2-in-1s dominate Windows tablets, and what that implies

As expected, according to IDC, iPad sales declined 13% year-over-year while the tablet market grew 7%. That’s bad for Apple. Part of it is the longer replacement cycle; another is that iPads are not competitive with “good enough” Android tablets that cost substantially less. But this is a story we’ve explored before on the Cornerplay.

What’s more interesting is Windows 2-in-1 hybrid devices, which IDC reports at 4% of the market while pure Windows tablets are just 0.6%. That means 2-in-1s are 87% of all Windows tablets.

While those are tiny numbers, Windows tablets grew 67% in an environment where iPads actually declined. IDC expects this forward momentum to continue, and for Windows to achieve 11% market share by 2018.

What do we think? Predicting technology is like trying to thread a needle on top of a speeding train, but we’re up for the challenge.

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The iPad’s value proposition is the best premium tablet. And by best, I mean hardware construction and extensive app library. However, unless Apple does something different, iPad share will continue to decline. The best customers will continue to buy iPads but I expect iPads to eventually have iPhone-like market share. That share may still be large enough for app developers to continue targeting iPads first.

Windows’ value proposition is tablets that can replace laptops. Yes, I’m aware that’s the Surface tagline, but it’s also Microsoft’s larger tablet strategy. 2-in-1s are already 87% of all Windows tablets and undoubtedly what are driving the 67% growth rate. Hybrid Windows devices appeal to productivity workers who want to save money and carry fewer devices — from the highest end (Surface Pro) to the lowest (cheap Chinese devices).

The rumored iPad Pro will try to spoil Microsoft’s party, but it’s impossible to judge how successful Apple will be without seeing the device first.

Android will dominate pure tablets meant for consumption. That’s because for tablet purposes, a Windows device has no meaningful advantage — in fact, you can argue that Android is better due to its app library and smaller footprint. Android tablets will also always have a price advantage; a big factor in emerging markets.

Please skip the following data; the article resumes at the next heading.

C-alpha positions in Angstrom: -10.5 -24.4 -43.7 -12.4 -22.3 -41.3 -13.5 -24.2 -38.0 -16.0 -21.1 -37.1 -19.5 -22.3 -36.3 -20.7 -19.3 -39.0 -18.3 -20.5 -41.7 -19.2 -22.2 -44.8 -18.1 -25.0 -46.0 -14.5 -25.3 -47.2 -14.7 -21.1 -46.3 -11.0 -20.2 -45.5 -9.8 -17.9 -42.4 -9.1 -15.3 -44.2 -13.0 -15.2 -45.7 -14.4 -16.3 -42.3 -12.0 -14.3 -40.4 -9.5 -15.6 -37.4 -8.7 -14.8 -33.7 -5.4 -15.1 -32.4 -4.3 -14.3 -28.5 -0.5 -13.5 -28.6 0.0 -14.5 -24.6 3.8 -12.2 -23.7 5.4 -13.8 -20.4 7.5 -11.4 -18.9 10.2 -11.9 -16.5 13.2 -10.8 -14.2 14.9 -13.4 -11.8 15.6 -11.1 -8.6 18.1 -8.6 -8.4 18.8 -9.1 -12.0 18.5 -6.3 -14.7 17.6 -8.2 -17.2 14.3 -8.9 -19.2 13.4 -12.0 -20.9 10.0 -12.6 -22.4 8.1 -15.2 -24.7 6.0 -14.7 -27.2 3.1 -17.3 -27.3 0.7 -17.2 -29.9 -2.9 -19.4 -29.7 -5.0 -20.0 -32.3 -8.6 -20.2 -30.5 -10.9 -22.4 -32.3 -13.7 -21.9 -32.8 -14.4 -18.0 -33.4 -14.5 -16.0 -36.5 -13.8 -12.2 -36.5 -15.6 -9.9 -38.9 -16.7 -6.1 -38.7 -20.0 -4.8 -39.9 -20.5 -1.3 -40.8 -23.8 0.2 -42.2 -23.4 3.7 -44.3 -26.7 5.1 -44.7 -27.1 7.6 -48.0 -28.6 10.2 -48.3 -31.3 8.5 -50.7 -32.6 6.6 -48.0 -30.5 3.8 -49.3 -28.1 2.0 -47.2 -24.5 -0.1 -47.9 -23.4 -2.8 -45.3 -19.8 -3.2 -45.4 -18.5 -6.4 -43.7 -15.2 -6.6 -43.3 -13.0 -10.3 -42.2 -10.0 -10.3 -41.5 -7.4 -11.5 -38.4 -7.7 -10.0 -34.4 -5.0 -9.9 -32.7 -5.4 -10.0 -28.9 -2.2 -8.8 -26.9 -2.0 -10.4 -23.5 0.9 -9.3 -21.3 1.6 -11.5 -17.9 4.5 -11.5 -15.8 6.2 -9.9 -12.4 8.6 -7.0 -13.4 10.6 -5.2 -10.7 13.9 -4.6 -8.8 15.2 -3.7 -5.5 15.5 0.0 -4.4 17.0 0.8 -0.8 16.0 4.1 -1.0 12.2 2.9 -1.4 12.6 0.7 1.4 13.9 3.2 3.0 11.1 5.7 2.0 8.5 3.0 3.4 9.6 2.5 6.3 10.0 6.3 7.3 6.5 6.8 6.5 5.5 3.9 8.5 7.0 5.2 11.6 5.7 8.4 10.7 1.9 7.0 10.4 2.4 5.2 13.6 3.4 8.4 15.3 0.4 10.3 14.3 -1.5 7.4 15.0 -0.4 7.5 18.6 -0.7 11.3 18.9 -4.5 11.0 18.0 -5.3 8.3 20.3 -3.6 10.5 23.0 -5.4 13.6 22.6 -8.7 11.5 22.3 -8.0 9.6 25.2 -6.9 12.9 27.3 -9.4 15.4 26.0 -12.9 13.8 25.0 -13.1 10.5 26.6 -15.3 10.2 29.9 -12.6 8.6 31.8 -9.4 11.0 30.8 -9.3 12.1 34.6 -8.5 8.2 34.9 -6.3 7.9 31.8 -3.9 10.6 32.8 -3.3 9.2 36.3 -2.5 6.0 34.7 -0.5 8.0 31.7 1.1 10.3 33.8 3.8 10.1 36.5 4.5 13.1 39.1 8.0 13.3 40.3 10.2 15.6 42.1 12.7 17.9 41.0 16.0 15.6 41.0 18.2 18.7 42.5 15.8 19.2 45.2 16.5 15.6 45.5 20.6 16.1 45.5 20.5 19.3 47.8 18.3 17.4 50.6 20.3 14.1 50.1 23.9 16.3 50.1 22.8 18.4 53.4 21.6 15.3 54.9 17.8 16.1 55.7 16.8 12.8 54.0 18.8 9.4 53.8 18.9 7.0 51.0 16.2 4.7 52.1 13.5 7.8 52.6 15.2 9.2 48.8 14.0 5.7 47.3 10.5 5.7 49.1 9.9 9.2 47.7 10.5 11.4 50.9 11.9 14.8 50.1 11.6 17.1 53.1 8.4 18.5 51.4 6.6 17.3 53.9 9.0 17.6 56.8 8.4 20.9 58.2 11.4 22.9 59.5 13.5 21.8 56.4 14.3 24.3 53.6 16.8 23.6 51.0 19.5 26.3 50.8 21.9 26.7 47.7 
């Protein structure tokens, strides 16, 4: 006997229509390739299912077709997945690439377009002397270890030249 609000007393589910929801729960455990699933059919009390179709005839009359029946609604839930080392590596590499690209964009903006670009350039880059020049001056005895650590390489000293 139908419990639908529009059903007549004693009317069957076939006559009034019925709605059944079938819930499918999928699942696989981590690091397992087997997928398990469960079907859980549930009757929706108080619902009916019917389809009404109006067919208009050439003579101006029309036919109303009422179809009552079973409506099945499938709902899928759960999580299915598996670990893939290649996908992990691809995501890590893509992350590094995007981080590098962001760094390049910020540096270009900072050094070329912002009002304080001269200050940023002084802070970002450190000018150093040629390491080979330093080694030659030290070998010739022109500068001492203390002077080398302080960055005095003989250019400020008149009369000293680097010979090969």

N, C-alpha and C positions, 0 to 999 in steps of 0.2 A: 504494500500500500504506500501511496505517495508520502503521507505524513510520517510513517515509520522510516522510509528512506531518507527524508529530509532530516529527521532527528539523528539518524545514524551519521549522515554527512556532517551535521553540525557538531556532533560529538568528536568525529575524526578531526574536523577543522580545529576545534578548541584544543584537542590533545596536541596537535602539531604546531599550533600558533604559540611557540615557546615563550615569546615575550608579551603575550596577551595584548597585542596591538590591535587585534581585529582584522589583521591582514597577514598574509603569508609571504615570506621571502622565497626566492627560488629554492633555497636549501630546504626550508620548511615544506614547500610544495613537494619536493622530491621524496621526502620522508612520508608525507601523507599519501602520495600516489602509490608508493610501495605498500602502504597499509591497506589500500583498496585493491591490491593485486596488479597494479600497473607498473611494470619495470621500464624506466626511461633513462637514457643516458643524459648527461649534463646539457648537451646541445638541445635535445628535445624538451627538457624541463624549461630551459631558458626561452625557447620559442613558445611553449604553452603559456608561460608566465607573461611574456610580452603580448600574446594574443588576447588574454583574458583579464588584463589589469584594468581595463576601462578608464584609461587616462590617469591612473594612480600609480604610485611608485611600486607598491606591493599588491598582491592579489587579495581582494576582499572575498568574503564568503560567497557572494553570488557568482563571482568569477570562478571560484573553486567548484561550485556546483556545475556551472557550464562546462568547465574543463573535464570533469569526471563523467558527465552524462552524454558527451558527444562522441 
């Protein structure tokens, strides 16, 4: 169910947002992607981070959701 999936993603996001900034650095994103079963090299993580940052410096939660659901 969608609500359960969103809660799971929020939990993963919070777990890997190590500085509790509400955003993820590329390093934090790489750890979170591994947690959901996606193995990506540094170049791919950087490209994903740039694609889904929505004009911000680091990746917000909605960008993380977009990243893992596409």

For Microsoft to compete, they have no choice but to focus on productivity because Android will ultimately win on consumption. That assumes Windows devices really are the best for productivity. With Office available for iOS and Android, that’s increasingly less obvious.

Google is already exploring the productivity market for tablets with the Nexus 9 and its Surface-like keyboard cover. Unfortunately, it missed on execution.

Let’s not over-complicate things and assume that if you want a tablet that can do work, you would choose Windows over Android. Predicting overall market share then boils down to what you think will be bigger: tablets meant purely for consumption, or converged devices that can do both work and play?

If it’s the former, Windows will continue to be a bit player with the majority belonging to Android, and iPad filling in the premium niche. I can see Android at 75%, iPad at 20% and Windows at 5% by 2018.

If it’s the latter, Windows will continue its explosive growth. Yet, even if they kept growing at its current 67% pace — unrealistic, and very impressive if achieved — in four years they would merely have 20% market share. At best, roughly in line with the iPad. That’s how much catching up Windows has to do. So perhaps, by 2018, it’ll be Android at 60%, Apple at 20% and Windows at 20%.

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